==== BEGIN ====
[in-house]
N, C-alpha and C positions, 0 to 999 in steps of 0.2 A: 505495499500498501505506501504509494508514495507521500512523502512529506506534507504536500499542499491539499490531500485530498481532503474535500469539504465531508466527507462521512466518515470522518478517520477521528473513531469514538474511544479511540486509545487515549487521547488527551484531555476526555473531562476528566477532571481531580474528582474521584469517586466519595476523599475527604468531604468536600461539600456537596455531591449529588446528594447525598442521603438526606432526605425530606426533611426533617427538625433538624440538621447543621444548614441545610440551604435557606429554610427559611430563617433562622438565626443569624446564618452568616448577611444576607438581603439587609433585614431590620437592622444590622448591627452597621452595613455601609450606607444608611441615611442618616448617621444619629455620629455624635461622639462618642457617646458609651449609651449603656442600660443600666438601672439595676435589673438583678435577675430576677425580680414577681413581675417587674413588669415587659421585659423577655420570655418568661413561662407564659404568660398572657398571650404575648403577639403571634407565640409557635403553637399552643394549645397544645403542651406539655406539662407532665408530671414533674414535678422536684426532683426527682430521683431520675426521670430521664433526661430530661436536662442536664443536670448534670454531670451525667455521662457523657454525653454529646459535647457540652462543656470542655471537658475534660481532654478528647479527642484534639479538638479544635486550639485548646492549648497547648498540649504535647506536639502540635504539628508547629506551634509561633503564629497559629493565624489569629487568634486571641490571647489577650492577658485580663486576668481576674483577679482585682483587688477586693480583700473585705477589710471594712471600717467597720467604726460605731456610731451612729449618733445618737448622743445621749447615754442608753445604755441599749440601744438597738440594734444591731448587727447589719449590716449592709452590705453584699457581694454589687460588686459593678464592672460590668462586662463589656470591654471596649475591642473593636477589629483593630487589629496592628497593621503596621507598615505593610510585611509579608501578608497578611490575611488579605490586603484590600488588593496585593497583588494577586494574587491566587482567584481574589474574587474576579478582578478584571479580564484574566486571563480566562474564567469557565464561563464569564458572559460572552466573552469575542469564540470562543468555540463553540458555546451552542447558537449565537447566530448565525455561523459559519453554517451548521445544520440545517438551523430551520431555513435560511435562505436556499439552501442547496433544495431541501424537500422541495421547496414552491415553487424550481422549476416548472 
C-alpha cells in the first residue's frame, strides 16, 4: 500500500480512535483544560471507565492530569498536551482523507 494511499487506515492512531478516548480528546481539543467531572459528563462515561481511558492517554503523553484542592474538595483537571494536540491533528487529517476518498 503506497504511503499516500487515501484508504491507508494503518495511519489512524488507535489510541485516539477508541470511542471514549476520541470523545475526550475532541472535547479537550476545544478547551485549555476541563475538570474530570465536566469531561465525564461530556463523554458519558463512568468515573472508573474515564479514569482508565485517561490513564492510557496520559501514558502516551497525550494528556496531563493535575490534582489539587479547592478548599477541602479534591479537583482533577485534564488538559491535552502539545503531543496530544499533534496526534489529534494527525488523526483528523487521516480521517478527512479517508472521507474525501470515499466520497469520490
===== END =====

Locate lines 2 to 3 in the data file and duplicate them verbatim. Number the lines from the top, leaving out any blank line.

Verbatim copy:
N, C-alpha and C positions, 0 to 999 in steps of 0.2 A: 505495499500498501505506501504509494508514495507521500512523502512529506506534507504536500499542499491539499490531500485530498481532503474535500469539504465531508466527507462521512466518515470522518478517520477521528473513531469514538474511544479511540486509545487515549487521547488527551484531555476526555473531562476528566477532571481531580474528582474521584469517586466519595476523599475527604468531604468536600461539600456537596455531591449529588446528594447525598442521603438526606432526605425530606426533611426533617427538625433538624440538621447543621444548614441545610440551604435557606429554610427559611430563617433562622438565626443569624446564618452568616448577611444576607438581603439587609433585614431590620437592622444590622448591627452597621452595613455601609450606607444608611441615611442618616448617621444619629455620629455624635461622639462618642457617646458609651449609651449603656442600660443600666438601672439595676435589673438583678435577675430576677425580680414577681413581675417587674413588669415587659421585659423577655420570655418568661413561662407564659404568660398572657398571650404575648403577639403571634407565640409557635403553637399552643394549645397544645403542651406539655406539662407532665408530671414533674414535678422536684426532683426527682430521683431520675426521670430521664433526661430530661436536662442536664443536670448534670454531670451525667455521662457523657454525653454529646459535647457540652462543656470542655471537658475534660481532654478528647479527642484534639479538638479544635486550639485548646492549648497547648498540649504535647506536639502540635504539628508547629506551634509561633503564629497559629493565624489569629487568634486571641490571647489577650492577658485580663486576668481576674483577679482585682483587688477586693480583700473585705477589710471594712471600717467597720467604726460605731456610731451612729449618733445618737448622743445621749447615754442608753445604755441599749440601744438597738440594734444591731448587727447589719449590716449592709452590705453584699457581694454589687460588686459593678464592672460590668462586662463589656470591654471596649475591642473593636477589629483593630487589629496592628497593621503596621507598615505593610510585611509579608501578608497578611490575611488579605490586603484590600488588593496585593497583588494577586494574587491566587482567584481574589474574587474576579478582578478584571479580564484574566486571563480566562474564567469557565464561563464569564458572559460572552466573552469575542469564540470562543468555540463553540458555546451552542447558537449565537447566530448565525455561523459559519453554517451548521445544520440545517438551523430551520431555513435560511435562505436556499439552501442547496433544495431541501424537500422541495421547496414552491415553487424550481422549476416548472 
C-alpha cells in the first residue's frame, strides 16, 4: 500500500480512535483544560471507565492530569498536551482523507 494511499487506515492512531478516548480528546481539543467531572459528563462515561481511558492517554503523553484542592474538595483537571494536540491533528487529517476518498 503506497504511503499516500487515501484508504491507508494503518495511519489512524488507535489510541485516539477508541470511542471514549476520541470523545475526550475532541472535547479537550476545544478547551485549555476541563475538570474530570465536566469531561465525564461530556463523554458519558463512568468515573472508573474515564479514569482508565485517561490513564492510557496520559501514558502516551497525550494528556496531563493535575490534582489539587479547592478548599477541602479534591479537583482533577485534564488538559491535552502539545503531543496530544499533534496526534489529534494527525488523526483528523487521516480521517478527512479517508472521507474525501470515499466520497469520490